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Cream of the Crop features a rotating panel from The Harvest Group, a landscape business consulting company.


You may have a lot to show for the hard work you’ve put into developing your landscape business – multiple pieces of equipment, a fleet of vehicles, workers and a nice facility. But it’s perhaps the one intangible thing that you built that is the most important. That being your reputation, which you might also think of as your “brand.”

Your company’s brand is what makes you who you are. It’s how you’re known in the community. All of the blood, sweat and tears, the calloused hands and the years of learning by trial-and-error went into developing a quality reputation – and a well-known brand. It’s how your clients perceive you, how your employees know you and even how your family and friends will remember you.

Reputation, or brand, is everything in this industry, and you take yours seriously. But have you ever considered your virtual reputation? If you’ve put time into thinking about your website’s search engine optimization (SEO) performance, then you have, maybe without even realizing it. Though many business owners are still catching up in terms of their focus on SEO, when you think of it as your virtual reputation, it’s a bit easier to understand why it’s so important.

To boost your virtual reputation, you need to show Google (other browsers and its users) that your website is worth looking at. Simply put: the better your reputation, the more traffic your website will receive. But it takes work to get there.

Delving deeper.

Thinking of SEO as your virtual presence or reputation may be a simplified explanation but, at the end of the day, that’s what it’s all about. Even so, to better understand what SEO really means, I like to break it down into three categories:

  1. Document applicability. This component of SEO looks at whether or not your website’s content is relevant to users.
  2. Website authority. This is an analysis of whether you are an authority on the content you’re providing. It’s made up of clicks, engagement, views, sales, favorites and links from other sites sourcing your content (also referred to as backlinks). It might help to think of authority as “popularity.”
  3. Technical performance. This aspect of SEO encompasses everything being done to increase the user experience and make it easier for search engines to find your website. Site performance is definitely part of the search engine algorithm.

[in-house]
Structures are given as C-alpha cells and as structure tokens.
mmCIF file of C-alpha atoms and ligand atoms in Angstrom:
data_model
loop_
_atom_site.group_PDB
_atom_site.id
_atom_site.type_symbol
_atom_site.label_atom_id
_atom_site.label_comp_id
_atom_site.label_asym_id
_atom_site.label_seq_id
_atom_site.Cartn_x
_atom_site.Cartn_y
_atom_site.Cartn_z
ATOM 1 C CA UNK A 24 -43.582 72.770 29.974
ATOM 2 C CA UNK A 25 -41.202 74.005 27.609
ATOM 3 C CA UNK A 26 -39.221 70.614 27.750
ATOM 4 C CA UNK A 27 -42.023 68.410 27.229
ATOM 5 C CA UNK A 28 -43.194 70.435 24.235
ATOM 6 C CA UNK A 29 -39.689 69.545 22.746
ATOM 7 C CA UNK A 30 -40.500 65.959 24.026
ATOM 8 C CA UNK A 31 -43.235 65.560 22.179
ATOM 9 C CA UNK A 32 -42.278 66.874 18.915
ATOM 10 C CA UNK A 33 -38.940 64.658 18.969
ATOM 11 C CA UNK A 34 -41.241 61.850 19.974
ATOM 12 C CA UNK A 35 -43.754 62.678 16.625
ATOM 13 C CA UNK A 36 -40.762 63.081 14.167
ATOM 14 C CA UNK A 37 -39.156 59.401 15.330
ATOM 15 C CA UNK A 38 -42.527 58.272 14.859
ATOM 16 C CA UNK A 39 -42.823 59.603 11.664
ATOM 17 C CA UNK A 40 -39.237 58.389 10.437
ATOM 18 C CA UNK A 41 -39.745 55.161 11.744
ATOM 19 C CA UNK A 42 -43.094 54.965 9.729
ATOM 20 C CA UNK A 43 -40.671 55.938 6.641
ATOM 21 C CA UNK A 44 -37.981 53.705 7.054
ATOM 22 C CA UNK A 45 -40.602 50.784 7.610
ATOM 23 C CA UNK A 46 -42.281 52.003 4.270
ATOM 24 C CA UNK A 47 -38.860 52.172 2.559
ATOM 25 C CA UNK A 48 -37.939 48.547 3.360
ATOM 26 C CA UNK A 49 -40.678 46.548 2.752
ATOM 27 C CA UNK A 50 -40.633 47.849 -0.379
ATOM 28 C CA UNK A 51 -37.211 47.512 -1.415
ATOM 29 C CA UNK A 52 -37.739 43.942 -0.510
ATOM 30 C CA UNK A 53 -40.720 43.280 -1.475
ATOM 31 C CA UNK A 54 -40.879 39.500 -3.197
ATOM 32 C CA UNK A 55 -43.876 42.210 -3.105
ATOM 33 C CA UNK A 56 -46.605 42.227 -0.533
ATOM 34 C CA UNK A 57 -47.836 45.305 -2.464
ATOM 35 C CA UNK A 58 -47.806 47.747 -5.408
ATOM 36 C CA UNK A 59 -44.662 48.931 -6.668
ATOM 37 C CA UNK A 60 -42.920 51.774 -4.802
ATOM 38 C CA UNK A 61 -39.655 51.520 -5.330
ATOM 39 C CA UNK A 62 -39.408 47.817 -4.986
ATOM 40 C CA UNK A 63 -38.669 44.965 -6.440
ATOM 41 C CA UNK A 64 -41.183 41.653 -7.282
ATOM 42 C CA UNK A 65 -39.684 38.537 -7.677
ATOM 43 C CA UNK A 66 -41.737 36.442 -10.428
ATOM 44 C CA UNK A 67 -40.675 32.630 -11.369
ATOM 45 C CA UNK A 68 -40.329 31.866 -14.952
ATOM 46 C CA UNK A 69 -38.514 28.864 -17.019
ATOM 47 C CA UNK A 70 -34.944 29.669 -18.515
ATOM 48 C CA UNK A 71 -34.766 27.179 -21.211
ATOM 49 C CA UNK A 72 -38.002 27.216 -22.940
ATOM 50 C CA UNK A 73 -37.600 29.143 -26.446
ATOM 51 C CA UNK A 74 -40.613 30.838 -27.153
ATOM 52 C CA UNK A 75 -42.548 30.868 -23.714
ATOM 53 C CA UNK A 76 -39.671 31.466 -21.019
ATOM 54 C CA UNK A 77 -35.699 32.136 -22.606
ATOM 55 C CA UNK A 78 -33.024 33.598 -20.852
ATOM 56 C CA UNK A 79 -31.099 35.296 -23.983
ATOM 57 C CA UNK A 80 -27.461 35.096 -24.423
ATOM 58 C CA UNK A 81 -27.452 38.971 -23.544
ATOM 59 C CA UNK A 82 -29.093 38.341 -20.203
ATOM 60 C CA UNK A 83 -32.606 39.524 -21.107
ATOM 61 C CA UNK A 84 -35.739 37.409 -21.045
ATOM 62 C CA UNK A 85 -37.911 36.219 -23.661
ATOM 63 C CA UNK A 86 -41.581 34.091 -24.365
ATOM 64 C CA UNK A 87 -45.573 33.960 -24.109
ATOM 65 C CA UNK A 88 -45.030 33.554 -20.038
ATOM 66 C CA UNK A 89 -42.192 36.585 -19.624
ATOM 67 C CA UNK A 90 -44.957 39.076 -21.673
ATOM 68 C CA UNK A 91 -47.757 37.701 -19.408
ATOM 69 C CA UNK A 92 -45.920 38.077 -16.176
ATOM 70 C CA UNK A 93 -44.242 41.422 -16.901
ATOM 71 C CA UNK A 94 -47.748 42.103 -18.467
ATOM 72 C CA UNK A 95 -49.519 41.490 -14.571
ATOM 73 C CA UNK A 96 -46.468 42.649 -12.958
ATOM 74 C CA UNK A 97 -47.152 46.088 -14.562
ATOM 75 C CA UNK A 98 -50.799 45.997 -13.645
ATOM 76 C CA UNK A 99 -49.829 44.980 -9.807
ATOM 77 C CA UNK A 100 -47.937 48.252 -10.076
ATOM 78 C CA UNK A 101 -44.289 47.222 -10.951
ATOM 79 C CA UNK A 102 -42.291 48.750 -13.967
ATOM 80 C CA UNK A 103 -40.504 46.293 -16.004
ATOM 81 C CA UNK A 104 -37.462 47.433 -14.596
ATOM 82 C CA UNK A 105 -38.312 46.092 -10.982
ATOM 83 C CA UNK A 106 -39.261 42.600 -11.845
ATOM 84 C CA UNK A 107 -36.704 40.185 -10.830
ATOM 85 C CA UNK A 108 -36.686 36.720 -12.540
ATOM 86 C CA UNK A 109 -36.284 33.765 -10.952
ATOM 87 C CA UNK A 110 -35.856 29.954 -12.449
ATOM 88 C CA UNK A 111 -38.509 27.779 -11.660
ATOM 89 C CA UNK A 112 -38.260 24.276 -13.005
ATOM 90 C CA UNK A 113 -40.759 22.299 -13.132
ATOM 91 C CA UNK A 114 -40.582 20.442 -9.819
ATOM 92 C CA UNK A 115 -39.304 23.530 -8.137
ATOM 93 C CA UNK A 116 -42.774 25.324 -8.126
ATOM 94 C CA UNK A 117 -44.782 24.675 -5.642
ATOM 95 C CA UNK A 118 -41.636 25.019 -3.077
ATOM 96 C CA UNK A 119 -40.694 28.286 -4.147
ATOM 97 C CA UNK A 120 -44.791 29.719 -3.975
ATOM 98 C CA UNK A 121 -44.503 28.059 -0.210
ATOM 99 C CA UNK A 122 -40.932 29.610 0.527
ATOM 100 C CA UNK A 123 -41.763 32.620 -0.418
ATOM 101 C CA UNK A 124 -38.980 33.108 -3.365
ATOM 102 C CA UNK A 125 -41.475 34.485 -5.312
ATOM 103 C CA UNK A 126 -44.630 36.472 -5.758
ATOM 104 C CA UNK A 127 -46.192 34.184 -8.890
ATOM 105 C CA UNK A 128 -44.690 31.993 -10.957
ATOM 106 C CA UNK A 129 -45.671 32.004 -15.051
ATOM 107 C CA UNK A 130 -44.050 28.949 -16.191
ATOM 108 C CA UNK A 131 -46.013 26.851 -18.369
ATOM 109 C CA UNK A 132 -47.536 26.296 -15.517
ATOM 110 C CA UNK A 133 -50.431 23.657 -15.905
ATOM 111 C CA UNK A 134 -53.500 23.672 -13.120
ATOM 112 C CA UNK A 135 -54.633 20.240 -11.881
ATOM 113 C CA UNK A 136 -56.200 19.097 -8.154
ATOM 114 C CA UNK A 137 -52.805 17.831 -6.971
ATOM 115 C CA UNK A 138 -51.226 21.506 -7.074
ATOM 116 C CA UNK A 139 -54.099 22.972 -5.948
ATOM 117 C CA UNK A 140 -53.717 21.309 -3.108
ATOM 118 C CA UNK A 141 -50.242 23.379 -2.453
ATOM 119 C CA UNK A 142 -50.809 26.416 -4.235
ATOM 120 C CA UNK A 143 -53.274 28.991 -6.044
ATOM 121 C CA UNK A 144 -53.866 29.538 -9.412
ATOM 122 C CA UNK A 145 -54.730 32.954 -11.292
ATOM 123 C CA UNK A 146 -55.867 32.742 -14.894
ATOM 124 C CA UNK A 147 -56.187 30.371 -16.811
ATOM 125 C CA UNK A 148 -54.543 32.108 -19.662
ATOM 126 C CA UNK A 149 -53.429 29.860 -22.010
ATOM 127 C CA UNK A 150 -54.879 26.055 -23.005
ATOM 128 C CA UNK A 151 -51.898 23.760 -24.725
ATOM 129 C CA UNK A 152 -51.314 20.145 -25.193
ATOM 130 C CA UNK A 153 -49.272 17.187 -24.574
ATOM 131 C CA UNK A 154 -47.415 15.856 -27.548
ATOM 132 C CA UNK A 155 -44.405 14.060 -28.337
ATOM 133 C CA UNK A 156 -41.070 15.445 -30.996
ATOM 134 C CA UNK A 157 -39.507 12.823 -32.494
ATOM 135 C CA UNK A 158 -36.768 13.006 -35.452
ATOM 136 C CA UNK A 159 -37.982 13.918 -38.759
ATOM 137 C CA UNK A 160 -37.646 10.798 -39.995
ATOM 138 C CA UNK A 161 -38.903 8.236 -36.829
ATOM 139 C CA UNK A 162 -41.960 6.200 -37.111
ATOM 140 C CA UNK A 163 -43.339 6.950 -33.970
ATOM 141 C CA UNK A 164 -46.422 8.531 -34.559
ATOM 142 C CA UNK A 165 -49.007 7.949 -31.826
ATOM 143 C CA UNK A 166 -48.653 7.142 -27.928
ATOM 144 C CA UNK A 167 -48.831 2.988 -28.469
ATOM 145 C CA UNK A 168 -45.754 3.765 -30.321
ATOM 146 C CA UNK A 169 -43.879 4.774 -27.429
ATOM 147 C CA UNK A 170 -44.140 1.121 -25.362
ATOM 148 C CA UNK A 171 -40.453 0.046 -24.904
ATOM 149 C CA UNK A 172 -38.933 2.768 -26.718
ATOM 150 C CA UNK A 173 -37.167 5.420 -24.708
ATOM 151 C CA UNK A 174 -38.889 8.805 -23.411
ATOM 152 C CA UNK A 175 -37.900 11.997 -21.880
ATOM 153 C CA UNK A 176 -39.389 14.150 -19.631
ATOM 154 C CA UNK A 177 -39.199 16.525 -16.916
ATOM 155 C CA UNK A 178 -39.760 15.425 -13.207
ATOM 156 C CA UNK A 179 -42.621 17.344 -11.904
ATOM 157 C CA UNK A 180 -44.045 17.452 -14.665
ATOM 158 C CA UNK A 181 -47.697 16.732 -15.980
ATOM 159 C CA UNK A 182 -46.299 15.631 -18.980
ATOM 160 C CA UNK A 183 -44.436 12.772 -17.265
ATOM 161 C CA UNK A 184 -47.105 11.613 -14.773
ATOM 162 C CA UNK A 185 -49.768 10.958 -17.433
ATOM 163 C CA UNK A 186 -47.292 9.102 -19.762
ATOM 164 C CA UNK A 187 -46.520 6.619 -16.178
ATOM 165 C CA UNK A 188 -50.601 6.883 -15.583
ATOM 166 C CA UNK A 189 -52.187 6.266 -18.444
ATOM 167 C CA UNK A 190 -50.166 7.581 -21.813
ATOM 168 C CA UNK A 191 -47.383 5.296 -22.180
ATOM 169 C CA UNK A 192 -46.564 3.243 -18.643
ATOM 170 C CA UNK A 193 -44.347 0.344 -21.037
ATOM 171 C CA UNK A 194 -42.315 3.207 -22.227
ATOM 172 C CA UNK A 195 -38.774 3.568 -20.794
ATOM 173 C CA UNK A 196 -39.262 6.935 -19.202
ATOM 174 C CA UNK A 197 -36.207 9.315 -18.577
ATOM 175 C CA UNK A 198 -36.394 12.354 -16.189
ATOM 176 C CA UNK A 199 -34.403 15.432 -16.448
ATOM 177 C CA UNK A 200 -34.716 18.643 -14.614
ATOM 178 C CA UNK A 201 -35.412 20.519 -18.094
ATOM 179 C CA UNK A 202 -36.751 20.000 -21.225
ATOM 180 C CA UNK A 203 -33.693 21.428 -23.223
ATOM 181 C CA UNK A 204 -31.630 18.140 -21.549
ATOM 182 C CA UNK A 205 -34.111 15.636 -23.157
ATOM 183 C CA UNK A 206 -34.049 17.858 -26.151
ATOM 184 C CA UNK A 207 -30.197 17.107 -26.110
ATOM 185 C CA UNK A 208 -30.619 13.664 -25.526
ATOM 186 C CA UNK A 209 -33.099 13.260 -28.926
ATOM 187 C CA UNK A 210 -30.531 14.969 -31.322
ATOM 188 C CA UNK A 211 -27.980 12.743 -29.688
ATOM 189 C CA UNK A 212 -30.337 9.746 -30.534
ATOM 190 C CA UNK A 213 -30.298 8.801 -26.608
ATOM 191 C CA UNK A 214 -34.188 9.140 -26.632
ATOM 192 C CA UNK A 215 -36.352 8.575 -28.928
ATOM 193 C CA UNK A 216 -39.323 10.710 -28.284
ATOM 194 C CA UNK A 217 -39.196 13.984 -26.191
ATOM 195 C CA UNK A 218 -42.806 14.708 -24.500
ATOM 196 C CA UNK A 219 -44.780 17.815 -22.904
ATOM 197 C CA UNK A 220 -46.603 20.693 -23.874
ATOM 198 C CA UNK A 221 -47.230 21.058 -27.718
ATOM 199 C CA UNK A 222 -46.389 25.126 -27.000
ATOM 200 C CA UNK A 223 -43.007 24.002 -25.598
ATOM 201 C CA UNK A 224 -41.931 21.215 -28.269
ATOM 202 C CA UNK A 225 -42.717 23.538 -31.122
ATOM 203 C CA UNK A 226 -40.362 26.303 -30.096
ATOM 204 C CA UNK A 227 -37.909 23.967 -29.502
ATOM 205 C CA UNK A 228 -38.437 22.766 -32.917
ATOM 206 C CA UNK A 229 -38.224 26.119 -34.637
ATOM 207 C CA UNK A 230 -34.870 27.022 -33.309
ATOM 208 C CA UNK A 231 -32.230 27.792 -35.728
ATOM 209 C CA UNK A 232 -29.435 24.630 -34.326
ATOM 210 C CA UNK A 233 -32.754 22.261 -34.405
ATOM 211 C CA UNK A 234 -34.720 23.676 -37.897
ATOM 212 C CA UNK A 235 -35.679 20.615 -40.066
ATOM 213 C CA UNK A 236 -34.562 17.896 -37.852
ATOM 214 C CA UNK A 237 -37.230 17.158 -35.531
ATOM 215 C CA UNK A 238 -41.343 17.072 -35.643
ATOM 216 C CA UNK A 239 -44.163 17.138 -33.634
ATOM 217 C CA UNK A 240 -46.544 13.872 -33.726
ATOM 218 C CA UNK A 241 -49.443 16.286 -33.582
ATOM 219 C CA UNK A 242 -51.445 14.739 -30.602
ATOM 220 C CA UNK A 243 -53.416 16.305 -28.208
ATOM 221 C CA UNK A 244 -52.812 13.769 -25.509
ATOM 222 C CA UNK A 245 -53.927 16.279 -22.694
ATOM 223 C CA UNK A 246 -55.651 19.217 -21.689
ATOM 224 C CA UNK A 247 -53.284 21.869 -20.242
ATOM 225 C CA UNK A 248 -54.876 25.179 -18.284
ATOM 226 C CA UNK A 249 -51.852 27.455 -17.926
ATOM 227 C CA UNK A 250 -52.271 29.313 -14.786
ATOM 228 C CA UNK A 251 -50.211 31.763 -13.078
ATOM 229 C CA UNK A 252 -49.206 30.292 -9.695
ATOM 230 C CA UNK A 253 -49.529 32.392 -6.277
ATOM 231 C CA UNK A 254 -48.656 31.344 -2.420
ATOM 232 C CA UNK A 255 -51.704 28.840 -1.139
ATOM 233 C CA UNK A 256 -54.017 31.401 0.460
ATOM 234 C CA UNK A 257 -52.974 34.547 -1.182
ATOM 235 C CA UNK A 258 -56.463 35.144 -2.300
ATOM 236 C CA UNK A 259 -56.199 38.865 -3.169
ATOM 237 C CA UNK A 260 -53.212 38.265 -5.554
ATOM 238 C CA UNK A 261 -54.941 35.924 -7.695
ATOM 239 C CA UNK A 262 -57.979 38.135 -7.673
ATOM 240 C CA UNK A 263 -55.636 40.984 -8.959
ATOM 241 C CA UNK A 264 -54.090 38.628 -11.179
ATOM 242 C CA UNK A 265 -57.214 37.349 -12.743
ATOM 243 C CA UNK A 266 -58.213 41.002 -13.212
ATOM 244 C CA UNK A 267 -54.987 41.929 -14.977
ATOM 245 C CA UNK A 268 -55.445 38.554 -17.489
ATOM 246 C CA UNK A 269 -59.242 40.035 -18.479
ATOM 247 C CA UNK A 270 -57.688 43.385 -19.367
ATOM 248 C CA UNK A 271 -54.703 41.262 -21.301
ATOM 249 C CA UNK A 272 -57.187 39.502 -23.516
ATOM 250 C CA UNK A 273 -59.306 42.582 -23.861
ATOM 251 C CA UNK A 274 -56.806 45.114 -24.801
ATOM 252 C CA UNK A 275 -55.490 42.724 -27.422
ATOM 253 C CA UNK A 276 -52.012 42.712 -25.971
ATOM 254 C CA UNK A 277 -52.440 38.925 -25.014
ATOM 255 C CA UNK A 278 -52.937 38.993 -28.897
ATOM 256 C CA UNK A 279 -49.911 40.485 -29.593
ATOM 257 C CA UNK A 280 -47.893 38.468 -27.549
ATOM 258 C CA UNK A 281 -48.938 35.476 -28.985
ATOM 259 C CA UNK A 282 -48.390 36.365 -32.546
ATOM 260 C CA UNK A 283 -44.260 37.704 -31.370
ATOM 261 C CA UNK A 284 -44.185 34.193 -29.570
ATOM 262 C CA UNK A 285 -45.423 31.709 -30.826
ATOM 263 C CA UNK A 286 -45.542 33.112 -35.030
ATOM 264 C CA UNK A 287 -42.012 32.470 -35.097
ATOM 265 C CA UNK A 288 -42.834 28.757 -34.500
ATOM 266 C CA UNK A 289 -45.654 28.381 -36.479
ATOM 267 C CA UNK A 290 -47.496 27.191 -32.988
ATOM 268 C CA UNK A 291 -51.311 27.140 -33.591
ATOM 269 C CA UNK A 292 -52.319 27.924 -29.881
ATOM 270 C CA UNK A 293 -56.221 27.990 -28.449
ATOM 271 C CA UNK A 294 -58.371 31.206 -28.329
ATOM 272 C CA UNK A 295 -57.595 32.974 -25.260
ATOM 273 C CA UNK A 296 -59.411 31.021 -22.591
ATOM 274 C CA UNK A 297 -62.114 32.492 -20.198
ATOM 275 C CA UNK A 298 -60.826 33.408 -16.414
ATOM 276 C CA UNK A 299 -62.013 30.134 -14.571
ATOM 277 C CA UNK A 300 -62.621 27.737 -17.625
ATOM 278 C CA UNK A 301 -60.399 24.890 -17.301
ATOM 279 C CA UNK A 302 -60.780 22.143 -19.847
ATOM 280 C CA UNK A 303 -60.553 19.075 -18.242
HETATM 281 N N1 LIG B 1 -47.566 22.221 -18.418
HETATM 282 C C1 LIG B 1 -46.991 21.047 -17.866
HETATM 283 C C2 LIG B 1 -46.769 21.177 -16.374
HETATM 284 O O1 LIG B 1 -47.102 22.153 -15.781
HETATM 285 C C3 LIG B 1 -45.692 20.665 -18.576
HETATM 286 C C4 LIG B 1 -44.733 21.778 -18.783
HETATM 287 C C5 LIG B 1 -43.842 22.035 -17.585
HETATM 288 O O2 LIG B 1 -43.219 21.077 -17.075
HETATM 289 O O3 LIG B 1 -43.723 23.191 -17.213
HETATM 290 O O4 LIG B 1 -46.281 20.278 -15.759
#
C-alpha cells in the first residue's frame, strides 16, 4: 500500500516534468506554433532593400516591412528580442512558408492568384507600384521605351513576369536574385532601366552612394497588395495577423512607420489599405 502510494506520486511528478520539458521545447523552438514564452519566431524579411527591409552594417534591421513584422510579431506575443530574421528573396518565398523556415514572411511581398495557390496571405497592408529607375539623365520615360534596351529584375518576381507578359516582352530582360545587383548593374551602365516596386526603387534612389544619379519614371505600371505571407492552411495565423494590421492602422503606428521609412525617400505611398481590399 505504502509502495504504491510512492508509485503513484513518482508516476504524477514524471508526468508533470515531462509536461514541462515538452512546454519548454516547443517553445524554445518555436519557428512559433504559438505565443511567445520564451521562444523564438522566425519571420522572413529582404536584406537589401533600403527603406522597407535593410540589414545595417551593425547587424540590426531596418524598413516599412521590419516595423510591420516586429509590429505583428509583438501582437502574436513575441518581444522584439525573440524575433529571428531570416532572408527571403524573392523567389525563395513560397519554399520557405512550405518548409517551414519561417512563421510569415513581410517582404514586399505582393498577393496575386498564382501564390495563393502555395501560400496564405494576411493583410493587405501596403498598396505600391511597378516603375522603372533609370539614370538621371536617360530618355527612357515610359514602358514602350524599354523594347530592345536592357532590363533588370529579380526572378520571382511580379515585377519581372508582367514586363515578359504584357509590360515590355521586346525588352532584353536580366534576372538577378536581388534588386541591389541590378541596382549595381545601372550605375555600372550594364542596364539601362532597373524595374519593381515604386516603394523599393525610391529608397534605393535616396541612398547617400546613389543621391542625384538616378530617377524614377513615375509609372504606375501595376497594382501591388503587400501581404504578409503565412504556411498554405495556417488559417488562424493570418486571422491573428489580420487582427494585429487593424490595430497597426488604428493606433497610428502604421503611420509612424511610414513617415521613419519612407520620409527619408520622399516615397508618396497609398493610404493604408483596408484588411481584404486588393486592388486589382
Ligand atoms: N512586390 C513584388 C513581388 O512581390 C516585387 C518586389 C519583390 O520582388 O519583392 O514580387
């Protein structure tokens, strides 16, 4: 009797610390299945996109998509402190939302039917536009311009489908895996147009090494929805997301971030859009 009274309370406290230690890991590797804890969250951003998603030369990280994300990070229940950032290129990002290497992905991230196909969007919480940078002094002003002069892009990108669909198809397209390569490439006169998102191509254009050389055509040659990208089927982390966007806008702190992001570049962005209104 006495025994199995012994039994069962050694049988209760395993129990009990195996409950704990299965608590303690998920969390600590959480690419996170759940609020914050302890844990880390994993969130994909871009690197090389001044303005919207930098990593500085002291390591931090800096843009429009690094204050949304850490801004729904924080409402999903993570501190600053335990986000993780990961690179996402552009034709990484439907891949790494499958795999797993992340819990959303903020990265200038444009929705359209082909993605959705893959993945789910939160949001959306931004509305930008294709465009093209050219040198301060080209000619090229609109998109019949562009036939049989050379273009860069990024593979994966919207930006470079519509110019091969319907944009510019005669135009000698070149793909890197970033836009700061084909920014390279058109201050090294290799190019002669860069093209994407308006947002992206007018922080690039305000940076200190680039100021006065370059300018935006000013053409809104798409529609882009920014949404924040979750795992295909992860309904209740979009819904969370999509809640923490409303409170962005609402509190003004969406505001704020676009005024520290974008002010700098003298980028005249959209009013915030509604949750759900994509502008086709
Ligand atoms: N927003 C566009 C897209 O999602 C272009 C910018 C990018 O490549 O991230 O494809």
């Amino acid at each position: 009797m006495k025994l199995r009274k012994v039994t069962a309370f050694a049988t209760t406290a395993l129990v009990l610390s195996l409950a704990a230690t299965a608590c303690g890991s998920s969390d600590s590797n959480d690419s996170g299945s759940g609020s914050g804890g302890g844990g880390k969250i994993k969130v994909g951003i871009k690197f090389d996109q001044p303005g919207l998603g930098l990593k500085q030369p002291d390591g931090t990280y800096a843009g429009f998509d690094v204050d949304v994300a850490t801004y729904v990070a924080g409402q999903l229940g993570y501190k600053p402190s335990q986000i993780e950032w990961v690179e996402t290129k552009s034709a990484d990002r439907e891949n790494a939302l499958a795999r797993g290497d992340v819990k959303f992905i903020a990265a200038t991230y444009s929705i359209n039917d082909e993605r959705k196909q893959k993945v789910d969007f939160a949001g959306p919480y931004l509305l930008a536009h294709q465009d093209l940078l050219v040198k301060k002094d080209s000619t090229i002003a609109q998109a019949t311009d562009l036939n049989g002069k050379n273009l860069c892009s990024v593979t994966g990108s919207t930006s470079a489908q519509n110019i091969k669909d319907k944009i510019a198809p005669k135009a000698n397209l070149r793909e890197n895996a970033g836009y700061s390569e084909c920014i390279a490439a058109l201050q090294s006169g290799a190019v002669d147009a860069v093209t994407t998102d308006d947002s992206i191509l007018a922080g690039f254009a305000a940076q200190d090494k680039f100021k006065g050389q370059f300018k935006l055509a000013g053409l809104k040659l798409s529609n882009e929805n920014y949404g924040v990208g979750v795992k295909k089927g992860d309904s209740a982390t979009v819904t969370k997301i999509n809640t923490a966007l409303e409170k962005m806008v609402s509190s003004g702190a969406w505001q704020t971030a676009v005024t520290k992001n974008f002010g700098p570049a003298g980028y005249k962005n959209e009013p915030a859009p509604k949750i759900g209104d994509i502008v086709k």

Looking at these three aspects of SEO can help you in your quest to be on the first page of results, which is often the top priority of clients and prospects. Of course, there are millions and millions of websites out there and only 10 slots on Google’s first page. If you want to land one of those coveted 10, you have to put some work in to make it happen.

Reputation, or brand, is everything in this industry, and you take yours seriously.
Good SEO takes time.

You also must remember that it’s going to take time. You’ve probably received emails from local marketing agencies telling you that they can get you first-page results in no time at all. They may promise results in two, four or nine months – numbers that are really just arbitrary. That’s because the truth is, you should never be done working on your website.

This should be done by adding blogs, page content and timely information that your prospects are searching for. If you’re not doing that, you risk becoming stagnant and your SEO performance will show it.

That may not be what you want to hear, but think about it this way: Would you park a skid-steer at your facility and leave it there for the next seven years? Of course not. You use it to create revenue and make tasks easier. That means it will require maintenance – oil changes, tune-ups and, every now and then, a new paint job. And when it gets too old, you might even trade it in and upgrade it for a model that runs faster, lasts longer and looks better.

It should be no different with your website and its SEO performance.

Your website can make you a lot of money, but you must be willing to invest time, effort and money into it. This is the only way you can ensure it’s truly running its best.

Chris Darnell focuses on bringing landscape businesses’ sales and marketing strategies into the digital era.